To understand why suspension geometry affects your car’s overall behavior, you need to understand suspension angles like camber, caster, toe, scrub radius, and steering axis inclination.
You’ve definitely heard these terms being thrown around a lot. Knowing what they mean will help you to predict what a particular handling upgrade will do to your car.
Your car’s suspension angles constantly change according to your driving dynamics. It works like a cycle — suspension angles change > suspension behavior is altered > car’s driving dynamics get altered, and the pattern goes on.
For example, your car is designed to be driven at stock ride height only. When you lower it a little more than you should, you get unwanted negative camber which reduces your grip in high-speed corners. This calls for measures of correction to mitigate the effects of unwanted negative camber.
The most important suspension angles include…
Steering Axis Inclination (King Pin Inclination)
In the most simple form, the steering axis is an imaginary line along which your entire wheel pivots when you turn. This line passes through the two ball joints where your wheel mounts to your steering knuckle.
Inclination refers to how diagonal the steering axis is relative to the vertical axis when viewed from the front of the car. It can be adjusted by moving the upper ball joint laterally, towards or away from the center of the car.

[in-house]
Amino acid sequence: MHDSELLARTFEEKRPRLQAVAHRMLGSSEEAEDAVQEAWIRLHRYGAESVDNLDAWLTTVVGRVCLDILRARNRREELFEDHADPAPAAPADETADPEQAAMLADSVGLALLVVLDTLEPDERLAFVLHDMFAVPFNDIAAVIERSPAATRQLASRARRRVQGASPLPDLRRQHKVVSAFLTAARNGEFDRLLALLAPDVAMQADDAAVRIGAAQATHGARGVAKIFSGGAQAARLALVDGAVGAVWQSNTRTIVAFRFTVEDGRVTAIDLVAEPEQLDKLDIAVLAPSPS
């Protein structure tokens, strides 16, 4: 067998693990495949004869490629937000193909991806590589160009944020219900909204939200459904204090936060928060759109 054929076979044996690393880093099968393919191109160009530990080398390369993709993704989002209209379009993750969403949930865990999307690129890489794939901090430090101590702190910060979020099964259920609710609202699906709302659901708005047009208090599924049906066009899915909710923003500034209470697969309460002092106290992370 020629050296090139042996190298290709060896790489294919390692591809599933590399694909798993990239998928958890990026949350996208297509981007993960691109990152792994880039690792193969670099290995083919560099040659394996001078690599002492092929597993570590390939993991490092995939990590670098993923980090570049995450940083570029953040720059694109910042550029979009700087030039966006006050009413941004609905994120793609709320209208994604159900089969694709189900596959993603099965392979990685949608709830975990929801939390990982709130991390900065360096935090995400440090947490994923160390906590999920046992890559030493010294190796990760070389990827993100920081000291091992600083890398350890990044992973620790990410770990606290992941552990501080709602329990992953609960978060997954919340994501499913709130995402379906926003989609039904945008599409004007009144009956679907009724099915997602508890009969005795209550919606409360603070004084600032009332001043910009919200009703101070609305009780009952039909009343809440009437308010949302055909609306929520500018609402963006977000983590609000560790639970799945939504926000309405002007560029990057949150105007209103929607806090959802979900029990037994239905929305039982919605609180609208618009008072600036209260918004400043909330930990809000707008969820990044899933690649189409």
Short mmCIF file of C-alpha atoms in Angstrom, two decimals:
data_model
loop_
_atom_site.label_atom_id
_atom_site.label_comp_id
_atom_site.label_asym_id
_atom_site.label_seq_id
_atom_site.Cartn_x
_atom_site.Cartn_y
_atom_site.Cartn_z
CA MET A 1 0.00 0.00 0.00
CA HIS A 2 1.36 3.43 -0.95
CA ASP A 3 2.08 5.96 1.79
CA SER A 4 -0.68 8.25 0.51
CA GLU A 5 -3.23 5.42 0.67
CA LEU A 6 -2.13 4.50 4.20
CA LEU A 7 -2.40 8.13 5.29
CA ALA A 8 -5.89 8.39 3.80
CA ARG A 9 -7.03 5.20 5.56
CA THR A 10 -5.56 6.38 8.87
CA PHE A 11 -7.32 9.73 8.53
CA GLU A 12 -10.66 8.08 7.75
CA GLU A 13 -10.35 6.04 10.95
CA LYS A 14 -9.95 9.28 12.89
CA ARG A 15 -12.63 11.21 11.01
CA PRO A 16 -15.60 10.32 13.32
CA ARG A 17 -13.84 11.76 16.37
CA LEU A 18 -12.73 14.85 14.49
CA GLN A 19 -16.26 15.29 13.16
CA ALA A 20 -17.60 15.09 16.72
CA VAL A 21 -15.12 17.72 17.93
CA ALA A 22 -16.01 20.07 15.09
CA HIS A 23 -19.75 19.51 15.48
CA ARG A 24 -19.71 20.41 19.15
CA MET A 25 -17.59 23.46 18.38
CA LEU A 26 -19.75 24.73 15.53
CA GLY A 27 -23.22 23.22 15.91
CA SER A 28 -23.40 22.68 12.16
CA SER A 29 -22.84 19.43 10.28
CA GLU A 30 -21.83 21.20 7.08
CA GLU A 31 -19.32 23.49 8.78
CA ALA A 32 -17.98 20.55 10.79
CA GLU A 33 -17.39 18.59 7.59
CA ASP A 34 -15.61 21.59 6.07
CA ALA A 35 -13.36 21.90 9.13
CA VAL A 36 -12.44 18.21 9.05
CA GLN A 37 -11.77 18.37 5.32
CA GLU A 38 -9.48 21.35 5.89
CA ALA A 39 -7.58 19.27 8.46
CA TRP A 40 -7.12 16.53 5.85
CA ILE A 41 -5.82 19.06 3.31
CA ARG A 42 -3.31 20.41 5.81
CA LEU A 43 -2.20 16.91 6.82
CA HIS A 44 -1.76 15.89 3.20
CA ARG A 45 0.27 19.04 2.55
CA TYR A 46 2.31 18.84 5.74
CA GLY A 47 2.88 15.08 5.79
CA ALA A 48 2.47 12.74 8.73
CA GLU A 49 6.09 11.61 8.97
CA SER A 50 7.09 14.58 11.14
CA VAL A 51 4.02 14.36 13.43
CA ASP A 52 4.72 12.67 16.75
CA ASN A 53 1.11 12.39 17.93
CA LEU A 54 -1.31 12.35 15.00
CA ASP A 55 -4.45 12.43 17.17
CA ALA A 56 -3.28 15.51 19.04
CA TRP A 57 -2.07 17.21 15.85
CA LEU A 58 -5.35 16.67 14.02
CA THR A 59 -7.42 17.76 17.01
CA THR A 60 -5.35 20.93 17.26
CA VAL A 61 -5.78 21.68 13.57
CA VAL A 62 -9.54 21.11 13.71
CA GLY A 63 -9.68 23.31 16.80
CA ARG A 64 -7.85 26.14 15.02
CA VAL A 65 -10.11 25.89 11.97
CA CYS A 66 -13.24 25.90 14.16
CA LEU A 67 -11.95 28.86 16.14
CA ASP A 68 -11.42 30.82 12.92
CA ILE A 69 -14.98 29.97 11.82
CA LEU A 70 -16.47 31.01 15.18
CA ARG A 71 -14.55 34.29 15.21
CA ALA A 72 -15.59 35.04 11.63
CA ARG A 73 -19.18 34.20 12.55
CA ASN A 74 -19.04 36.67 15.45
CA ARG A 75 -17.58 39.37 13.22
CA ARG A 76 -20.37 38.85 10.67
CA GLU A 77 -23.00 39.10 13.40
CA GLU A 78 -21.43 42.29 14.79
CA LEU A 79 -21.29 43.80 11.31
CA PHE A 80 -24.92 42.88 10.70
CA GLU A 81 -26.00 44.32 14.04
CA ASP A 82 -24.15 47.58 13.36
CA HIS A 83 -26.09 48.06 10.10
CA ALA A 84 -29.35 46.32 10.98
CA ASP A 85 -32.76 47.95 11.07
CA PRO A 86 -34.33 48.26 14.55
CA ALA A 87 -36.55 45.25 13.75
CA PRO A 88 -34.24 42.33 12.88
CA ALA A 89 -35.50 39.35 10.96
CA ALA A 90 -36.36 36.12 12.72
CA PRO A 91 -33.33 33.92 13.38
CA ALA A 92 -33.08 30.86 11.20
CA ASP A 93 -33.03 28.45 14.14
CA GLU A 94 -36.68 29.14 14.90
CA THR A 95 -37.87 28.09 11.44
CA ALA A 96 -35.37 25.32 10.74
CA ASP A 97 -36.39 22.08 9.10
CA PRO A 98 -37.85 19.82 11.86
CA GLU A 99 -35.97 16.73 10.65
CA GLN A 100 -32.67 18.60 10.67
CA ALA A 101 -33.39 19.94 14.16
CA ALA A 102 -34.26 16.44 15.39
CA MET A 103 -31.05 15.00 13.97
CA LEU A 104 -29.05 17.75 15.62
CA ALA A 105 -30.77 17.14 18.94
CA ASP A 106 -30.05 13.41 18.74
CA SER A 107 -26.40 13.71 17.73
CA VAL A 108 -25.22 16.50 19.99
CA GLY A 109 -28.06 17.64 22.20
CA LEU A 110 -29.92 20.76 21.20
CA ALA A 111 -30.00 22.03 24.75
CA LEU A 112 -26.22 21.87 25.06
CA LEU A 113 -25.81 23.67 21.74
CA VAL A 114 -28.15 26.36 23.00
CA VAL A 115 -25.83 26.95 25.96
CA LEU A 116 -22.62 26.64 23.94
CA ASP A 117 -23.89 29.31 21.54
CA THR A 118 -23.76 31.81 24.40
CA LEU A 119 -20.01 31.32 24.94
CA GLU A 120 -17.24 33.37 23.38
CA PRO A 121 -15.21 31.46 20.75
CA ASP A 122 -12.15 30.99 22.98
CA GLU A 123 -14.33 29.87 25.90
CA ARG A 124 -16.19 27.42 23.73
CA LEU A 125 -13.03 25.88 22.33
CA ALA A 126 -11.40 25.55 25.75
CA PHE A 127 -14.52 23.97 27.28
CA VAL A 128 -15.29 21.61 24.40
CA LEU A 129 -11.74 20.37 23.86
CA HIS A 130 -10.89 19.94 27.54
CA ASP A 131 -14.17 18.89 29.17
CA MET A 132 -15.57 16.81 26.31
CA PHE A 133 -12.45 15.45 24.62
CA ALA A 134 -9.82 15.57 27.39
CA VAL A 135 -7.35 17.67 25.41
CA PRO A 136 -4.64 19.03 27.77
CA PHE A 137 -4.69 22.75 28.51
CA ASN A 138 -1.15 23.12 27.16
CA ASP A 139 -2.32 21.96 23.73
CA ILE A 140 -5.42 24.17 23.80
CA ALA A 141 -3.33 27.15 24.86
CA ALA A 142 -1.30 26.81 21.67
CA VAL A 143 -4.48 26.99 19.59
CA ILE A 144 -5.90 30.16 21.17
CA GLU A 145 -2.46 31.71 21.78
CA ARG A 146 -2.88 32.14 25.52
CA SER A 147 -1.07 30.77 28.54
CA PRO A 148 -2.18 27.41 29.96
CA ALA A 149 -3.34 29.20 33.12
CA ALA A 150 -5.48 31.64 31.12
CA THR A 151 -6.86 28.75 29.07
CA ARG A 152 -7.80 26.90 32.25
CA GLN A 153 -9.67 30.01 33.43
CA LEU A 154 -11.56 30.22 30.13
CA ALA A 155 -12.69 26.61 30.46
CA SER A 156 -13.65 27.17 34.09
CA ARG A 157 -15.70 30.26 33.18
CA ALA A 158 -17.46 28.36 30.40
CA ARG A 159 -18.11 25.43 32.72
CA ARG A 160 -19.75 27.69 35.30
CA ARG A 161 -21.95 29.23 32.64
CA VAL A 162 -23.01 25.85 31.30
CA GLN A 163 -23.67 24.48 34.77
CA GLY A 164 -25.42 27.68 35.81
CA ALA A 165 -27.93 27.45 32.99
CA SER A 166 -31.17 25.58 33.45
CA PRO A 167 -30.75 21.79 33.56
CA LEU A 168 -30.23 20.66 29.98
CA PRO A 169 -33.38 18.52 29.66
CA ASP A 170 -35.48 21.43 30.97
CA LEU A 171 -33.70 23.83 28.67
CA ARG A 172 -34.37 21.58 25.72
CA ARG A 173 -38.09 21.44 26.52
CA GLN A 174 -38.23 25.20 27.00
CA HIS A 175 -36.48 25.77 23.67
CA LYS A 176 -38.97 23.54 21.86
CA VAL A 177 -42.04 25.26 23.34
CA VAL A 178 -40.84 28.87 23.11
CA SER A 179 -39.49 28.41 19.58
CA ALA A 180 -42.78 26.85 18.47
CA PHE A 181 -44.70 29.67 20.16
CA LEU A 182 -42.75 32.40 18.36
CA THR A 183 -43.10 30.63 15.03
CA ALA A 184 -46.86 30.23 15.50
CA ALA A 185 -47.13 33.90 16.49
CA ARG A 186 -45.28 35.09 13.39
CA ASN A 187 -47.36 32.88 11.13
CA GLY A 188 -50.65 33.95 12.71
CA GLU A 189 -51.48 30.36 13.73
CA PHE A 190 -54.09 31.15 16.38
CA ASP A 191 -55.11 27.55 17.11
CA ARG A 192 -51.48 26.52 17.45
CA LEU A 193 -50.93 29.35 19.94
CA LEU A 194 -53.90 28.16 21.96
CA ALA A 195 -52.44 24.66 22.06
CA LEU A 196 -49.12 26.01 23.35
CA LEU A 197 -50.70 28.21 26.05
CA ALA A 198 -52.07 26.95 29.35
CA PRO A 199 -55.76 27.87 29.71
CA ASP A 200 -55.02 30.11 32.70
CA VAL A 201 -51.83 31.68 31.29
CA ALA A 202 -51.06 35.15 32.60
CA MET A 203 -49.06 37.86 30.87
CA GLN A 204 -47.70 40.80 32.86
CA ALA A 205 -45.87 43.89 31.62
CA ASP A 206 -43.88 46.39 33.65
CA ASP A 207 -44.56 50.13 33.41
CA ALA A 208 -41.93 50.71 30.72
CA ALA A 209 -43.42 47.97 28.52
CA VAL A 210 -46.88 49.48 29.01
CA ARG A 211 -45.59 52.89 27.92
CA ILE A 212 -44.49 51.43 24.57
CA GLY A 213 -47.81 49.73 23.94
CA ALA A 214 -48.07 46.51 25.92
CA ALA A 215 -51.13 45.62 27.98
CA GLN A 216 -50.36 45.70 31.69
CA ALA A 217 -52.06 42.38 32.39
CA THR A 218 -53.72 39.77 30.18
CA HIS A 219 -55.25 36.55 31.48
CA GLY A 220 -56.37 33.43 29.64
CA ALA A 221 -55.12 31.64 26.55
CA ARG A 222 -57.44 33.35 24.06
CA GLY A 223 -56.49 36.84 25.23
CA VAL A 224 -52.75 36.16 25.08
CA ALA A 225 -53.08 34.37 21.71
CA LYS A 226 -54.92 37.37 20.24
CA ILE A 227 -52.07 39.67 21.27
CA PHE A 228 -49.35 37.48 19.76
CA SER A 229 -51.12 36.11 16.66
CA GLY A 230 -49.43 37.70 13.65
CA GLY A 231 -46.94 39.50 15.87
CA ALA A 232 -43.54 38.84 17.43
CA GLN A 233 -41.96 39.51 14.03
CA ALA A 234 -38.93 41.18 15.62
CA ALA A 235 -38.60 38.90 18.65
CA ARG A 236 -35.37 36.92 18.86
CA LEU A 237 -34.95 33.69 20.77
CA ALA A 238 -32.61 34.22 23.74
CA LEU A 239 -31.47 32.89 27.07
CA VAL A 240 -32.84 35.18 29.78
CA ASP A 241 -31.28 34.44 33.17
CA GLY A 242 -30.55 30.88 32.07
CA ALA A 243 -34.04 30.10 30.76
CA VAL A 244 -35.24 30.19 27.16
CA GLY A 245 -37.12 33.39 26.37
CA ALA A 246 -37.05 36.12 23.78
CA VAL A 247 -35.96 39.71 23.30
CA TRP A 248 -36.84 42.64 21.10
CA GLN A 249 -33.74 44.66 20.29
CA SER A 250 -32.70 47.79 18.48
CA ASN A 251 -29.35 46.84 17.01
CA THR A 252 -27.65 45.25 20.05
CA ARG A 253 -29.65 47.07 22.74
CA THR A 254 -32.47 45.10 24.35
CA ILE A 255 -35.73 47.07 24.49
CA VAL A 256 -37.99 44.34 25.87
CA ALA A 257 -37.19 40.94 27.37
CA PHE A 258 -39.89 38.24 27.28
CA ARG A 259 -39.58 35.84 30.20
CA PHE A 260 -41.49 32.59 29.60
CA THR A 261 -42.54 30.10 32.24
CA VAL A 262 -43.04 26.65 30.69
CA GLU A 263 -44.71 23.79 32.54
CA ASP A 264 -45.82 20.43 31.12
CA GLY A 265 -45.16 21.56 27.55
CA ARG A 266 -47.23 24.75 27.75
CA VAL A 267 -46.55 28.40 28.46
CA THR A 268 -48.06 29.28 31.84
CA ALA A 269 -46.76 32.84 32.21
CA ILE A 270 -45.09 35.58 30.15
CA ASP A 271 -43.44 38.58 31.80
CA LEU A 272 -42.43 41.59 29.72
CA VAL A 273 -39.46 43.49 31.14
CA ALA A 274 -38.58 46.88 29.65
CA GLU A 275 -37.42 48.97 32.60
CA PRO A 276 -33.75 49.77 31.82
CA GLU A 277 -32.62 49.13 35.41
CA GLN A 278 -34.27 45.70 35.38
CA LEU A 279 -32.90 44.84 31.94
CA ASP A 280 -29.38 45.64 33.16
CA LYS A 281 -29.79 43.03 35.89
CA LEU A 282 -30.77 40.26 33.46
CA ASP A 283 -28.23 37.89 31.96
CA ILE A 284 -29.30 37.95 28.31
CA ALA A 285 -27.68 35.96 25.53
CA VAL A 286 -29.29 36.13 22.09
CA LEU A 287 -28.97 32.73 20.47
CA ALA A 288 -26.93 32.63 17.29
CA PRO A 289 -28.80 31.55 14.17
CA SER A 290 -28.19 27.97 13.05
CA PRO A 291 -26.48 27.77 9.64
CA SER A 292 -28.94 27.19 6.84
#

To see this in action, park your car on a smooth surface, and have someone else operate the steering wheel while you watch your tires turn. Look closely and you’ll notice that your tires never turn about a perfectly vertical axis. If they did, your scrub radius would increase so much that your car would be difficult to turn.
What Does KPI Do
King pin inclination allows us to alter the scrub radius in a way that suits the car. Even a small change can directly impact your camber and caster and even the entire geometry of your suspension.
The more positive KPI you have, the more steering feedback and stability you’re going to get.
When you turn your steering wheel, the tire wants to pivot around the point where the KPI meets the road surface. However, if the centerline of your tire is laterally offset/away from that point, the tire is going to have to “scrub” through a small patch on the road.